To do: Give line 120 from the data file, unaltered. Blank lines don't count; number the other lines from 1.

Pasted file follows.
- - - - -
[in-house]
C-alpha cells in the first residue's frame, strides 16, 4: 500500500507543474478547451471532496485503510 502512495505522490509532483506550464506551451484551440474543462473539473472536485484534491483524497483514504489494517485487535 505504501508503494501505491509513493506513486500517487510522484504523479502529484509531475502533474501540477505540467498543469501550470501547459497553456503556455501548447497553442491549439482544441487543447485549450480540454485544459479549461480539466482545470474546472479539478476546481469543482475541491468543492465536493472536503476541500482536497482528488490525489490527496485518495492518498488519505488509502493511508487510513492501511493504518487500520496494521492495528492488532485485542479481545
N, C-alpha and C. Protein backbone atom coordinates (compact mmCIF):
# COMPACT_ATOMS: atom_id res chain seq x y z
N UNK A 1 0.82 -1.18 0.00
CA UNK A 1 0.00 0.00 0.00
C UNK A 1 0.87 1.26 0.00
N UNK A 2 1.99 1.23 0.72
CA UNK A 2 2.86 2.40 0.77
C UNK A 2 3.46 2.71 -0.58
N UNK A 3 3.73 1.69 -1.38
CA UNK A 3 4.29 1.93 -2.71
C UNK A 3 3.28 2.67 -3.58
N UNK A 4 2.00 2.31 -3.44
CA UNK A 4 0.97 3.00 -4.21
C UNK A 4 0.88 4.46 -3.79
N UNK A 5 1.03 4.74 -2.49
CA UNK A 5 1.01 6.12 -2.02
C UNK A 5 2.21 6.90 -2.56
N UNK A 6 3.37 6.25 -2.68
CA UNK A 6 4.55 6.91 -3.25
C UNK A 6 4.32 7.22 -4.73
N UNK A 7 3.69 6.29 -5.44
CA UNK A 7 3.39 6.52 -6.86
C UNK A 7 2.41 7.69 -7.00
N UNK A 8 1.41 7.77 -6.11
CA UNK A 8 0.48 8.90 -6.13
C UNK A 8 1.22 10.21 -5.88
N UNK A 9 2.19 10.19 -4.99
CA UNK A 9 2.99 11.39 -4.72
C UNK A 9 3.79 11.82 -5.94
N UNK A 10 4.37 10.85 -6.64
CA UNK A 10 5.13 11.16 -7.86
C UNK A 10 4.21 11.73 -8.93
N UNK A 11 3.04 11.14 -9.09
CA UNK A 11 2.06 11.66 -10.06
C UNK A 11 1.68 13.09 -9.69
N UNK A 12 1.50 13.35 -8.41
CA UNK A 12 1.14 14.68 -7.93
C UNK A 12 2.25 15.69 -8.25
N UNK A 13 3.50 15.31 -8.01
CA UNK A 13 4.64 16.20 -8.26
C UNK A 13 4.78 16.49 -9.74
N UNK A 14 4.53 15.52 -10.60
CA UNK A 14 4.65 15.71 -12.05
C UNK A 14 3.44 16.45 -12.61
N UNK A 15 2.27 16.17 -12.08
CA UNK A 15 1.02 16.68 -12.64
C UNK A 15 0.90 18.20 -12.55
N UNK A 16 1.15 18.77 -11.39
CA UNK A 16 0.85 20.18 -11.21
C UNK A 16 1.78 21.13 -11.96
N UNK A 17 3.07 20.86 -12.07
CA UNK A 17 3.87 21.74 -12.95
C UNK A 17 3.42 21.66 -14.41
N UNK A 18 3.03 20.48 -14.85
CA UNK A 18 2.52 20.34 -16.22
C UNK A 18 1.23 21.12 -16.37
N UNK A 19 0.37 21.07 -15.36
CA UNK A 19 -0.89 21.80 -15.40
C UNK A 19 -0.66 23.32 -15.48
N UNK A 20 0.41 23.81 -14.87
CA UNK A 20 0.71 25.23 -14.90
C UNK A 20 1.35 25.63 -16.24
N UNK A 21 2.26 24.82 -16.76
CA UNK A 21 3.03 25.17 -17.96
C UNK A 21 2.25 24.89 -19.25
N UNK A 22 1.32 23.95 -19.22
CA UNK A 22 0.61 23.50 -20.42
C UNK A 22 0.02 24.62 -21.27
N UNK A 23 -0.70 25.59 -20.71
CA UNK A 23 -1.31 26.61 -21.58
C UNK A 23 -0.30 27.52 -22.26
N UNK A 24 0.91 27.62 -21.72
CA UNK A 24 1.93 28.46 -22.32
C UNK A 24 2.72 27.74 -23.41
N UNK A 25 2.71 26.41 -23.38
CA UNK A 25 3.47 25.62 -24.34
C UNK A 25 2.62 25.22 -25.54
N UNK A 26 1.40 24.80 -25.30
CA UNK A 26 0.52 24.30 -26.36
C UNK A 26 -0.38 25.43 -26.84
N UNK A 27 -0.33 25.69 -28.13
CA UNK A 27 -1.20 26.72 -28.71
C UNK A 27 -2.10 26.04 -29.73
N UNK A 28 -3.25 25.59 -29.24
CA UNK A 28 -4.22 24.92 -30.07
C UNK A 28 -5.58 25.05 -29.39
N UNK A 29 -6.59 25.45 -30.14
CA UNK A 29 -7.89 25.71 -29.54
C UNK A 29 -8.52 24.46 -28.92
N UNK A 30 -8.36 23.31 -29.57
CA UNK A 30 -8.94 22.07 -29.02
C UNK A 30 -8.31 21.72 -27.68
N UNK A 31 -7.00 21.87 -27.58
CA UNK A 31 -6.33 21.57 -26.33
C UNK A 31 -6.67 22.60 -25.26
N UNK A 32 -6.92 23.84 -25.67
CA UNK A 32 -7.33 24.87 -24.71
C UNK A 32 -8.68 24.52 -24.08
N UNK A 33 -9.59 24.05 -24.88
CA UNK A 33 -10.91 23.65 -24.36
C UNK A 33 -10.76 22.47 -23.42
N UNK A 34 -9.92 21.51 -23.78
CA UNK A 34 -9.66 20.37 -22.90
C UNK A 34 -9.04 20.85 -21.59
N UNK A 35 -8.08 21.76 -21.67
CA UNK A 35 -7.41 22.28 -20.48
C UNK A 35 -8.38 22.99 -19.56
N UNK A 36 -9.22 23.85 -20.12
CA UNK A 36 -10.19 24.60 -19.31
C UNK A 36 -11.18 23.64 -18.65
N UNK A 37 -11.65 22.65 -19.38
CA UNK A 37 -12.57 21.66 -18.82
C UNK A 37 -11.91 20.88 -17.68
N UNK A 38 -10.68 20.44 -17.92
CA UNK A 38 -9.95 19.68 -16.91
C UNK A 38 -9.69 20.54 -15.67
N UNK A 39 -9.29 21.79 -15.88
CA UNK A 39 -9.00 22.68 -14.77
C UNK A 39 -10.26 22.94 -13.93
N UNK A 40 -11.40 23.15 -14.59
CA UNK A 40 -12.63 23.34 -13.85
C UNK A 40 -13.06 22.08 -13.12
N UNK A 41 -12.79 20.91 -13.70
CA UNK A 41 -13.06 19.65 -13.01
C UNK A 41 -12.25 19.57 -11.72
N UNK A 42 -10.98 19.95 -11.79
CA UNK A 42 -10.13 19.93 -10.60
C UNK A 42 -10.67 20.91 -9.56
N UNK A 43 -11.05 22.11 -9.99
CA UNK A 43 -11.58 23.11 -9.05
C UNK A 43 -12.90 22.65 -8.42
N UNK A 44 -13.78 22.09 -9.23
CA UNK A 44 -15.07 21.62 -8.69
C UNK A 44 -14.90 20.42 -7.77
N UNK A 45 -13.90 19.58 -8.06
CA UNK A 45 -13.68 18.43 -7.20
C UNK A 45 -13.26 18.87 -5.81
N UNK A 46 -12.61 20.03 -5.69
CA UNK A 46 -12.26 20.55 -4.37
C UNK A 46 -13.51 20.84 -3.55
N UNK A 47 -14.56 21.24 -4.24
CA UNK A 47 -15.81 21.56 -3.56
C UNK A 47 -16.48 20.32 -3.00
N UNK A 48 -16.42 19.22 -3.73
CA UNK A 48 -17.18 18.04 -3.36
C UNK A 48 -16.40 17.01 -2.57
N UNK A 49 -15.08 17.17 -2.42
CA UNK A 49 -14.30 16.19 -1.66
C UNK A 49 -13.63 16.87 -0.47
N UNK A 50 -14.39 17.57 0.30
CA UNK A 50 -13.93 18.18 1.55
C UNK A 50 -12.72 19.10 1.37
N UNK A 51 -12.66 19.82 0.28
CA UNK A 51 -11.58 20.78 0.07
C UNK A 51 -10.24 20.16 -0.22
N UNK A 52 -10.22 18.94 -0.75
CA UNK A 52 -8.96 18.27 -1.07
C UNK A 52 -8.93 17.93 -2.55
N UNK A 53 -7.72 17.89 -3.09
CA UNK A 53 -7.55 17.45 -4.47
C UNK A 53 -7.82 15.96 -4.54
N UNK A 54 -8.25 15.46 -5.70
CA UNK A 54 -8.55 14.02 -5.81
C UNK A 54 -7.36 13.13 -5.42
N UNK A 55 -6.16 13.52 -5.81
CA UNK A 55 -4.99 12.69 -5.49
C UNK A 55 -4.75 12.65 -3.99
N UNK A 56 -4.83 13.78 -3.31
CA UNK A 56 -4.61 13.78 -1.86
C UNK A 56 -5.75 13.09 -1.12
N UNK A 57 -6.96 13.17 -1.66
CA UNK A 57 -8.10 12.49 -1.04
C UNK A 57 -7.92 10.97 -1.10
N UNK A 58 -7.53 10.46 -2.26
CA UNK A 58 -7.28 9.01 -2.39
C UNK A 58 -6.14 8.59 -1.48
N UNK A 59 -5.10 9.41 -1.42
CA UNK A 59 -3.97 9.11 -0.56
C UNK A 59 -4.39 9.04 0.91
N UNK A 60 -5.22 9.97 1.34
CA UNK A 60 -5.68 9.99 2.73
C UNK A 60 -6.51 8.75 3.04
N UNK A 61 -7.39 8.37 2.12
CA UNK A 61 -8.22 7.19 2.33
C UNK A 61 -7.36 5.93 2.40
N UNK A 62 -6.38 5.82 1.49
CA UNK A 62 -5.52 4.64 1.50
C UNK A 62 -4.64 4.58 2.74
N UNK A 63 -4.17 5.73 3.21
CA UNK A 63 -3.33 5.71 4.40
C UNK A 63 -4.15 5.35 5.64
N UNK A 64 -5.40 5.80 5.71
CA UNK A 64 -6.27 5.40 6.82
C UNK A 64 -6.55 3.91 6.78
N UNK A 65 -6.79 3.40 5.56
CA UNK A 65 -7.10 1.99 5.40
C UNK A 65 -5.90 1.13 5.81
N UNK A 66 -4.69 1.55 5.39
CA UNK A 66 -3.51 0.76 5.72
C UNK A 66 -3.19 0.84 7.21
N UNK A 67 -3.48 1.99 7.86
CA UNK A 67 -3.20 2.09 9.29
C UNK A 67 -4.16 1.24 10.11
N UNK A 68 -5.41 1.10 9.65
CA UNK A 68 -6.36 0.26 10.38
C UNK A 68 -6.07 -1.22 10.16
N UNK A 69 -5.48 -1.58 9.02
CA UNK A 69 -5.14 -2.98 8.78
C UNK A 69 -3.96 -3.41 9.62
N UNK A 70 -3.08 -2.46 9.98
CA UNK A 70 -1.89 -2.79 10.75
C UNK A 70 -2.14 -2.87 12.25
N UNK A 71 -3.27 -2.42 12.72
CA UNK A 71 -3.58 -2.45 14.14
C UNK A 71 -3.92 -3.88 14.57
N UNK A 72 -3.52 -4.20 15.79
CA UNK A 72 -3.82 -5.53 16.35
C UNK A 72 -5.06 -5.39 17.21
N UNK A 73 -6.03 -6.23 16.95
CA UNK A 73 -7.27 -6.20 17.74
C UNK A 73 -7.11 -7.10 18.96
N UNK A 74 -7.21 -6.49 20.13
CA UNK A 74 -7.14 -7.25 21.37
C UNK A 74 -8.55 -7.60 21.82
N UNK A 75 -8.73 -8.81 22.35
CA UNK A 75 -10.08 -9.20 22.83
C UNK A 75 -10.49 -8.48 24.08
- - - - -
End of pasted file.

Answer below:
CA UNK A 39 -9.00 22.68 -14.77